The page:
As Wallerstein (2006) observes, as different as the local situations of the Southern States were concerned, two questions were recurrent in their scope: 1. Their opposition to American hegemony and Soviet collusion with this hegemony; and 2. The disillusionment with the “old left” in all its forms, which had come to power in several parts, without, however, achieving the promised transformation of society (Wallerstein, 2006). At that historical context, the idea of SSC has, therefore, presented itself as an impulse to the emancipation, decolonization and collective self-confidence of the “Third World”.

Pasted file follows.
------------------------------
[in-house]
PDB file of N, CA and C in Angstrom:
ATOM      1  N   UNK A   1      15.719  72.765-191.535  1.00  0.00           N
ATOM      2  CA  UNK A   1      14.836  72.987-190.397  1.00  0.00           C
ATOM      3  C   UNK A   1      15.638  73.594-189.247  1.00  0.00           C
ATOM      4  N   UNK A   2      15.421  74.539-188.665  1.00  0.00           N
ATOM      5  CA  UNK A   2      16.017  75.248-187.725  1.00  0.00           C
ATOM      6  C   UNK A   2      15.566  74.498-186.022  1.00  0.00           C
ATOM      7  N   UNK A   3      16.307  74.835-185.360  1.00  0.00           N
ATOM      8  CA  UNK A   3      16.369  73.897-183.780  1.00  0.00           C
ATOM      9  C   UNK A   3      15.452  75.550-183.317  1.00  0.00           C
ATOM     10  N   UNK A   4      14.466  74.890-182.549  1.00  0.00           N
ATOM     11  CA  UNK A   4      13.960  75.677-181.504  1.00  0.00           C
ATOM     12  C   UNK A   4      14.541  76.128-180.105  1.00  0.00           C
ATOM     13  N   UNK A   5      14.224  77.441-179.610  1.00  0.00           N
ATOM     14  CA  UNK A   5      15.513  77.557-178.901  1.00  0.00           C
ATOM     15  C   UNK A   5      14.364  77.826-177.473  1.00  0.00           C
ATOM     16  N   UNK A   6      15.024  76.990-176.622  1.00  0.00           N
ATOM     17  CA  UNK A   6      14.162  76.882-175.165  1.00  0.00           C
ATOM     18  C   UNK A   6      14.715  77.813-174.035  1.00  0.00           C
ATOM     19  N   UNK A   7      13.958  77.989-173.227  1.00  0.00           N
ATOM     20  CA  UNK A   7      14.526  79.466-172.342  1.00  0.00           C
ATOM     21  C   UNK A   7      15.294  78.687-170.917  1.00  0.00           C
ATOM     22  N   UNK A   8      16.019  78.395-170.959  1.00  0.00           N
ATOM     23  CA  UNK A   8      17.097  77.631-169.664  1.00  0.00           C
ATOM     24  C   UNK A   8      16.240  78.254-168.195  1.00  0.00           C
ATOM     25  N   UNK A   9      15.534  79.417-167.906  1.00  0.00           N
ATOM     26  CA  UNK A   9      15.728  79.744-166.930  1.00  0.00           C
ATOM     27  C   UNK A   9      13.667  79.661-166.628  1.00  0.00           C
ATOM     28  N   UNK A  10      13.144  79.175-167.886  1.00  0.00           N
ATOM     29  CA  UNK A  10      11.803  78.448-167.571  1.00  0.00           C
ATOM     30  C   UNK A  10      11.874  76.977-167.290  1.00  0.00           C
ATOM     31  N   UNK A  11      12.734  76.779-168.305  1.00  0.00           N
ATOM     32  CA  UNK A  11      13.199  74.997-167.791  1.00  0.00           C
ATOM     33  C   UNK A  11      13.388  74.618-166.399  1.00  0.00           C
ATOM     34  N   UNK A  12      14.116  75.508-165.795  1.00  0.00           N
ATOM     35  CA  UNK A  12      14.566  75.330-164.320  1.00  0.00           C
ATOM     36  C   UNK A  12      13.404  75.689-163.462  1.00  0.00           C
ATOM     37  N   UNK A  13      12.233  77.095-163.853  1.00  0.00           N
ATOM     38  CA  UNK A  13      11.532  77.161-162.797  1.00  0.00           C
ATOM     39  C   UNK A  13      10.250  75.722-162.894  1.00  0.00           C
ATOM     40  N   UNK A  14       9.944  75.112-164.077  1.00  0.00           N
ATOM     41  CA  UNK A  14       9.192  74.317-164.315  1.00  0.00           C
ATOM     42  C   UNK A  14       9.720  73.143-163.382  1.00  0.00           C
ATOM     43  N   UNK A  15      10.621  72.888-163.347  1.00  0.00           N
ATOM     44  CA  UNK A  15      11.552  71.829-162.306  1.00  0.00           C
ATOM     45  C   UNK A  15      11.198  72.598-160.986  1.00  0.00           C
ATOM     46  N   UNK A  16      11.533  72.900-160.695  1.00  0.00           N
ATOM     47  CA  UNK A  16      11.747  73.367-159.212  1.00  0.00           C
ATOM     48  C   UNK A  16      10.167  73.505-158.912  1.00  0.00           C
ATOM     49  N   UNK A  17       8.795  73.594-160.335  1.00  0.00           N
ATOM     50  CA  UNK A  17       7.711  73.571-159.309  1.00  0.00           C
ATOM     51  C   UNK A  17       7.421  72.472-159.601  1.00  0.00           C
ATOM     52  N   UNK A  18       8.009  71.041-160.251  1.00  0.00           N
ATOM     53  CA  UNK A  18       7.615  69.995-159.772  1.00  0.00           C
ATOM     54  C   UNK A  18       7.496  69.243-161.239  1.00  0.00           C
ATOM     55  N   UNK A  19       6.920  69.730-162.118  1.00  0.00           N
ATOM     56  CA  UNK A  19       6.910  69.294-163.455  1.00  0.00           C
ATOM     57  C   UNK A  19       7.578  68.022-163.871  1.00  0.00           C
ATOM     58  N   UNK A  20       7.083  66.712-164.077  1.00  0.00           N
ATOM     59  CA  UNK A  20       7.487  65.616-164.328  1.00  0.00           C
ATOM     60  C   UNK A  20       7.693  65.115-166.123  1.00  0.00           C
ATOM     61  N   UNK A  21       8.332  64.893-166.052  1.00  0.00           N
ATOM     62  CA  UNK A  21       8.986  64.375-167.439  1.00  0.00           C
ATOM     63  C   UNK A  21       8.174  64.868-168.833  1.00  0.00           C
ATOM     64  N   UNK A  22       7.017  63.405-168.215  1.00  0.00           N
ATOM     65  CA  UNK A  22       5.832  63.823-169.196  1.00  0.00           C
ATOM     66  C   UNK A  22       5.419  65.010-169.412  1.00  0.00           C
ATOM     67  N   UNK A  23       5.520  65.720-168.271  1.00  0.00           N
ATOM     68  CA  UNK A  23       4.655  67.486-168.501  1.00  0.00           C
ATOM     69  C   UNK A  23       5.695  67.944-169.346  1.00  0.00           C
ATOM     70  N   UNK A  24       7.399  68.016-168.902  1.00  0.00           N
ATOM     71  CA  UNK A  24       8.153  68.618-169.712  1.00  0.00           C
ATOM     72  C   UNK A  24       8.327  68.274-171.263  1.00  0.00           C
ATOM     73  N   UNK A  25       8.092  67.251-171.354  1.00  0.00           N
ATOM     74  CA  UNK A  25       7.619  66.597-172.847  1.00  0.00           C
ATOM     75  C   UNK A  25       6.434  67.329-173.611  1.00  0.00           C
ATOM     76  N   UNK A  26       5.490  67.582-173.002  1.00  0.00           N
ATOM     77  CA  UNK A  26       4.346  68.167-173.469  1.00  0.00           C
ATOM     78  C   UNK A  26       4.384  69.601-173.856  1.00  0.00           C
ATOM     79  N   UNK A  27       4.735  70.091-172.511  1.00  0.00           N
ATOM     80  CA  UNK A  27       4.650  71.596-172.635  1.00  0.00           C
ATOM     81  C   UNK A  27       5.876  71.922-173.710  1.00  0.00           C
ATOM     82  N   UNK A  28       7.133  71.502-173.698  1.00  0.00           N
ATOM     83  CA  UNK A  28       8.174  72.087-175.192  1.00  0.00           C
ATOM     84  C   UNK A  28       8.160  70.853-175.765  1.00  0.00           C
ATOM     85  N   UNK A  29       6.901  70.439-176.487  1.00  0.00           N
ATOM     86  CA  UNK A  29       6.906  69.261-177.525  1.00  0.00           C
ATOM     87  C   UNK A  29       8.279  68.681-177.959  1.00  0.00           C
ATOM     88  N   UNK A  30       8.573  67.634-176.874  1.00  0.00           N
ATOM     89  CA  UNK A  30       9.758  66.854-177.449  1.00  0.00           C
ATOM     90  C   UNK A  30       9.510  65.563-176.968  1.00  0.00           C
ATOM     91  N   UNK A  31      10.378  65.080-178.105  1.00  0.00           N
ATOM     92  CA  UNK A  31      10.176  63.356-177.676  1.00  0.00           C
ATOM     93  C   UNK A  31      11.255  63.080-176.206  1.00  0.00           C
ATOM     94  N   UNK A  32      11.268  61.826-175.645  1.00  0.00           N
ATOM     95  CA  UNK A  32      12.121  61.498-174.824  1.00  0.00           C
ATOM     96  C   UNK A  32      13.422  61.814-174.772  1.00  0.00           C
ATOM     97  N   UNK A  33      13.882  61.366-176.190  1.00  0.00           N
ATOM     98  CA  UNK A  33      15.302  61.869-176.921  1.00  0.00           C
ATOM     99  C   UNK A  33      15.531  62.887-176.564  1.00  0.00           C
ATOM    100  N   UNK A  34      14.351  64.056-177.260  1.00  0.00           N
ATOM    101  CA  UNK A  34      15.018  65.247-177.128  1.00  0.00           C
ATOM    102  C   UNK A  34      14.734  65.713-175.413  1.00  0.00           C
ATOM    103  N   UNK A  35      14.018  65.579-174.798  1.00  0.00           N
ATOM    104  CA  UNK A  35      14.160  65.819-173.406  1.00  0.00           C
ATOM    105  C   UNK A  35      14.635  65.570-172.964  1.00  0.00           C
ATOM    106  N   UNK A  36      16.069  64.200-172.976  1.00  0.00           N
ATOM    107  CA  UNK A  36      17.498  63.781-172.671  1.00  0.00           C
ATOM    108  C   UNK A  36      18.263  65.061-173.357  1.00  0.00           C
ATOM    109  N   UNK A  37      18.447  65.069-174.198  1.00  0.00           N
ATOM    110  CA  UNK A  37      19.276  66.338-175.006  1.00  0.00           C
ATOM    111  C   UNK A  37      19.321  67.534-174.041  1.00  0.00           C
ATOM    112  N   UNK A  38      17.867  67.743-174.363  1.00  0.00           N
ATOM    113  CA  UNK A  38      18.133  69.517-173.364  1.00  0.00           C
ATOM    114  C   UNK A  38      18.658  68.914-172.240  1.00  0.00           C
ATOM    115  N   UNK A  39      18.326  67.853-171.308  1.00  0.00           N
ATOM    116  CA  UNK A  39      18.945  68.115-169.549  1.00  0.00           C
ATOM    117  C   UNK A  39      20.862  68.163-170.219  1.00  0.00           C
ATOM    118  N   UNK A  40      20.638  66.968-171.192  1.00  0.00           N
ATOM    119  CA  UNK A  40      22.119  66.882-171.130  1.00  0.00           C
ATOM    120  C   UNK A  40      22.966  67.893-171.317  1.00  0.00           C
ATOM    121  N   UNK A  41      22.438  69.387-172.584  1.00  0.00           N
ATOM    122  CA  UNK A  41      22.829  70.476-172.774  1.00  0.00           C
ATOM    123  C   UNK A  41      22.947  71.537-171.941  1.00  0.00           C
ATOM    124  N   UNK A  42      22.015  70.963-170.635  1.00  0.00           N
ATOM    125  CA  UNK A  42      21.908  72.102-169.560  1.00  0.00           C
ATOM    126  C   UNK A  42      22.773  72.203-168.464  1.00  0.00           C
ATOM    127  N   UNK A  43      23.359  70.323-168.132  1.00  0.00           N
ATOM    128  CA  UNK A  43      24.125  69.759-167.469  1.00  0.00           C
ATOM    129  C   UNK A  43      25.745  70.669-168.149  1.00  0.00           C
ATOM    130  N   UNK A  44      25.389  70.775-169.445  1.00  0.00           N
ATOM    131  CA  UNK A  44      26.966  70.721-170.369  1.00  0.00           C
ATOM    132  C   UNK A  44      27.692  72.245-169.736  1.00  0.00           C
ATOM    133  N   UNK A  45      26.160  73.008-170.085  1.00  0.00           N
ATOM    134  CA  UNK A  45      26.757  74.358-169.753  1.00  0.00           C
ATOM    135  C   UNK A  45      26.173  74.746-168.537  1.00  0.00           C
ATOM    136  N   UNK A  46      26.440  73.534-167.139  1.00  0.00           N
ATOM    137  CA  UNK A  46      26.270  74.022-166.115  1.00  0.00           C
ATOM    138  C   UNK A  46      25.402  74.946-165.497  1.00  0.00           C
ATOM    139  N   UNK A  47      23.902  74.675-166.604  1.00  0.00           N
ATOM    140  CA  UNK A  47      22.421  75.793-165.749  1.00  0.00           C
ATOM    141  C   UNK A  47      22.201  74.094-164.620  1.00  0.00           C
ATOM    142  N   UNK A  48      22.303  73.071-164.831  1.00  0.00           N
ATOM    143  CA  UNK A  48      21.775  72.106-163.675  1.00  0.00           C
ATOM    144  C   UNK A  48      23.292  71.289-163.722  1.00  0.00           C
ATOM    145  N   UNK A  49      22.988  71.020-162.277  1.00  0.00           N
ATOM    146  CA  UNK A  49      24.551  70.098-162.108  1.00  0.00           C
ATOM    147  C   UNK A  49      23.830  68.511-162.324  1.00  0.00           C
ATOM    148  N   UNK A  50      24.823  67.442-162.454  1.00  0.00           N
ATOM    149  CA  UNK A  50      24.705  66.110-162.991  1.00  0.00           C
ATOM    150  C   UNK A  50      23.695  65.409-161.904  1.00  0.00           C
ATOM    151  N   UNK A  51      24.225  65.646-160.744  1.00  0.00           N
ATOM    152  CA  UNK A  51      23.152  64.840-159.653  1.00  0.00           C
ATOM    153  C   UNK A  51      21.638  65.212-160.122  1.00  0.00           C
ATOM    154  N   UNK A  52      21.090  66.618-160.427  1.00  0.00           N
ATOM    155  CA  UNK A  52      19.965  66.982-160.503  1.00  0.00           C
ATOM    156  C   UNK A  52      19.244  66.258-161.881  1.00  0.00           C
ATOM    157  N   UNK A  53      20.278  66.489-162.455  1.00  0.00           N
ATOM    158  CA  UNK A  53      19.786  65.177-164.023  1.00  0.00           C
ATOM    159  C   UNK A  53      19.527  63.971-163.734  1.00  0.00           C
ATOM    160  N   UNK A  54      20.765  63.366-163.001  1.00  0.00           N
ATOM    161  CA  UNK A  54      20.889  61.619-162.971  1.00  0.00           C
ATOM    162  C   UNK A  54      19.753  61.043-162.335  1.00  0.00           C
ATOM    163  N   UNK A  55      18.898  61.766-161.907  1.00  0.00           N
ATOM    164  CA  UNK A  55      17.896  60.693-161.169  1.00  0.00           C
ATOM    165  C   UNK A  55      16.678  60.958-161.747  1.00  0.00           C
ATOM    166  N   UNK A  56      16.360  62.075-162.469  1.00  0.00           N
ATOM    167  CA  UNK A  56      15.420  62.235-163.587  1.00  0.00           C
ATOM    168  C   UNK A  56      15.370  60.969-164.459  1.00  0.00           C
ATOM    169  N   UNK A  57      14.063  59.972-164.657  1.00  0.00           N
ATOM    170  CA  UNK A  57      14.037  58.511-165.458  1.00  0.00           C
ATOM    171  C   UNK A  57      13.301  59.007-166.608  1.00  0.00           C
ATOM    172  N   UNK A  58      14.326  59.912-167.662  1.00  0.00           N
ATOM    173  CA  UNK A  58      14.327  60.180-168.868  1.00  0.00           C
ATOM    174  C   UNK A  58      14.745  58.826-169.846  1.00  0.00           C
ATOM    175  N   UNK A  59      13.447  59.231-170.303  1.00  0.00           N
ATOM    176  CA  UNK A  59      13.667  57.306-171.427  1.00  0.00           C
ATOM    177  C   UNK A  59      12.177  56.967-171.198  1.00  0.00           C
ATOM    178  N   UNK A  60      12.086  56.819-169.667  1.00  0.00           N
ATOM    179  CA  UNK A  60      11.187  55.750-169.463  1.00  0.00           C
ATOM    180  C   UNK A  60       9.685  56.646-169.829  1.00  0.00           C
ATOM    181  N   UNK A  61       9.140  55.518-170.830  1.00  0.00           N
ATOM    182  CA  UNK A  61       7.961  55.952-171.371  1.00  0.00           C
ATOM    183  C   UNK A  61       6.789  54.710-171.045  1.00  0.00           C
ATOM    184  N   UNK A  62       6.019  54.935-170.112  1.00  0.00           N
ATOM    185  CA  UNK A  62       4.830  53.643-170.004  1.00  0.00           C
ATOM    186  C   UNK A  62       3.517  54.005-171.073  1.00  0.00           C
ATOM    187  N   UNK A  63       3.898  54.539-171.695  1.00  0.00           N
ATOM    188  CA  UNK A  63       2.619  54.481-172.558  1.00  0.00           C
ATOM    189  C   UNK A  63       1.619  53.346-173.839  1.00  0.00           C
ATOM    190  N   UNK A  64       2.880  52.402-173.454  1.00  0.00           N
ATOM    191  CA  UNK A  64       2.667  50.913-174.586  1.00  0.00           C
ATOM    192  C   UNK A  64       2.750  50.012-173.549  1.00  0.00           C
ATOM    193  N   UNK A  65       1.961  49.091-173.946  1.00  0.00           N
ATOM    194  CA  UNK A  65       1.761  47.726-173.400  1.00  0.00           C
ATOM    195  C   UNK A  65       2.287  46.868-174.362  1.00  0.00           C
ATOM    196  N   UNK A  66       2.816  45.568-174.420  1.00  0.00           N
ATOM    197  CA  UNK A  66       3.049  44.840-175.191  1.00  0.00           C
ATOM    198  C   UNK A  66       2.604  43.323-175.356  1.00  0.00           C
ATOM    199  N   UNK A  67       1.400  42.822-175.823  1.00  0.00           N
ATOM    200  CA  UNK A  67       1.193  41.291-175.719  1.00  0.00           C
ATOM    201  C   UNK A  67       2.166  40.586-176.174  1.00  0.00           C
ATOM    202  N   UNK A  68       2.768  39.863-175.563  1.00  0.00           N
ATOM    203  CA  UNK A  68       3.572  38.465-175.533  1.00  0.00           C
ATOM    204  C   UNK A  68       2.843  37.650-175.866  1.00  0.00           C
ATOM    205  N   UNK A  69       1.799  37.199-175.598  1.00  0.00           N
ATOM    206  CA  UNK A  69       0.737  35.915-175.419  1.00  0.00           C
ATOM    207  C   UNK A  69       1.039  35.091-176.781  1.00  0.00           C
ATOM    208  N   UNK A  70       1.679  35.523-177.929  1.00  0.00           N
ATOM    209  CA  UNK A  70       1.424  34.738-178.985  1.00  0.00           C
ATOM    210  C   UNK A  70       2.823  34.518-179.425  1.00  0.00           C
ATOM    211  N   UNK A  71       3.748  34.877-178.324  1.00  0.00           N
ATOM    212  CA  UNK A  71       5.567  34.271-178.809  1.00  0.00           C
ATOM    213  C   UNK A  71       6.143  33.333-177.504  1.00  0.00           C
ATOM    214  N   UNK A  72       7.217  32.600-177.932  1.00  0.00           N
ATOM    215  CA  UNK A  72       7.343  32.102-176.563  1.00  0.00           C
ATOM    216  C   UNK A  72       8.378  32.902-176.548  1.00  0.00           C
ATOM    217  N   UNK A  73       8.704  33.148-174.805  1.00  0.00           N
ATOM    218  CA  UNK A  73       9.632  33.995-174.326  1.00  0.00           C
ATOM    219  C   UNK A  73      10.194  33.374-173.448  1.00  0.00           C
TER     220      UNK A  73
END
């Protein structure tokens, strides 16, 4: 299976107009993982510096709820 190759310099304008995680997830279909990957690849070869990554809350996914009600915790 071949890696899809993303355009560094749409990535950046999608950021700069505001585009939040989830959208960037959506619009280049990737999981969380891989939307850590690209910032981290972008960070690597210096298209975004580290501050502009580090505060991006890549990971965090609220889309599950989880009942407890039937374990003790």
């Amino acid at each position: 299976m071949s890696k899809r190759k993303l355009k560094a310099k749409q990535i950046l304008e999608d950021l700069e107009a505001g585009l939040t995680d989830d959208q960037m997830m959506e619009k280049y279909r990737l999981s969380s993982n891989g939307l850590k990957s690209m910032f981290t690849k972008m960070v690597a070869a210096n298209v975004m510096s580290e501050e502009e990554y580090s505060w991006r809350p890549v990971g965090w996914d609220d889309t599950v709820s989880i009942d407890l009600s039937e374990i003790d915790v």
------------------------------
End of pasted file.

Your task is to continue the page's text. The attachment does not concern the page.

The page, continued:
The first attempt to organize and institutionalize SSC within the United Nations took place in 1978, during the Conference on Technical Cooperation among Developing Countries (TCDC), held in Buenos Aires, which defined the objective of deepening the national and collective self-confidence of developing countries and improving their creative ability to solve their development problems (Bry, 2016). In 1980, the High-Level Committee on South-South Cooperation was created. However, a series of domestic problems by peripheral countries between 1980s and 1990s – such as the foreign debt crises, the transition of Latin America’s democracy, the emergence of the neoliberal development model and the fall of Soviet Union –restricted their international performance (Leite, 2012; Bry, 2016).Over the years 2000, the economic recovery of emerging powers and its insatisfaction with the social impacts of emergency and structural adjustment programs contributed to both the quest for new international partnerships and the organization of coalitions, raising new perspectives for the cooperation within the South, as well as the emergence of new givers in the ICD (Mawdsley, 2012). Since then, SSC has been used to refer to a set of actions established in relations among developing nations, such as formation of multiple geometries coalitions, collective bargaining in multilateral negotiations; regional integration arrangements; development assistance; exchange of policies, flow of trade and private investment (Leite, 2012). Milani (2012: 227, own translation) considers that much of the political argument that underpins SSC “is based on the assumption that developing countries can and should cooperate in order to solve their own political, economic and social problems based on shared identities [...] common efforts, interdependence and reciprocity. “Muñoz (2016: 9, own translation) adds that it is a matter of “avoiding imposing exogenous models, but adapting them to the partner’s demands, with real practices, reciprocity, exchange of experiences, round trips”.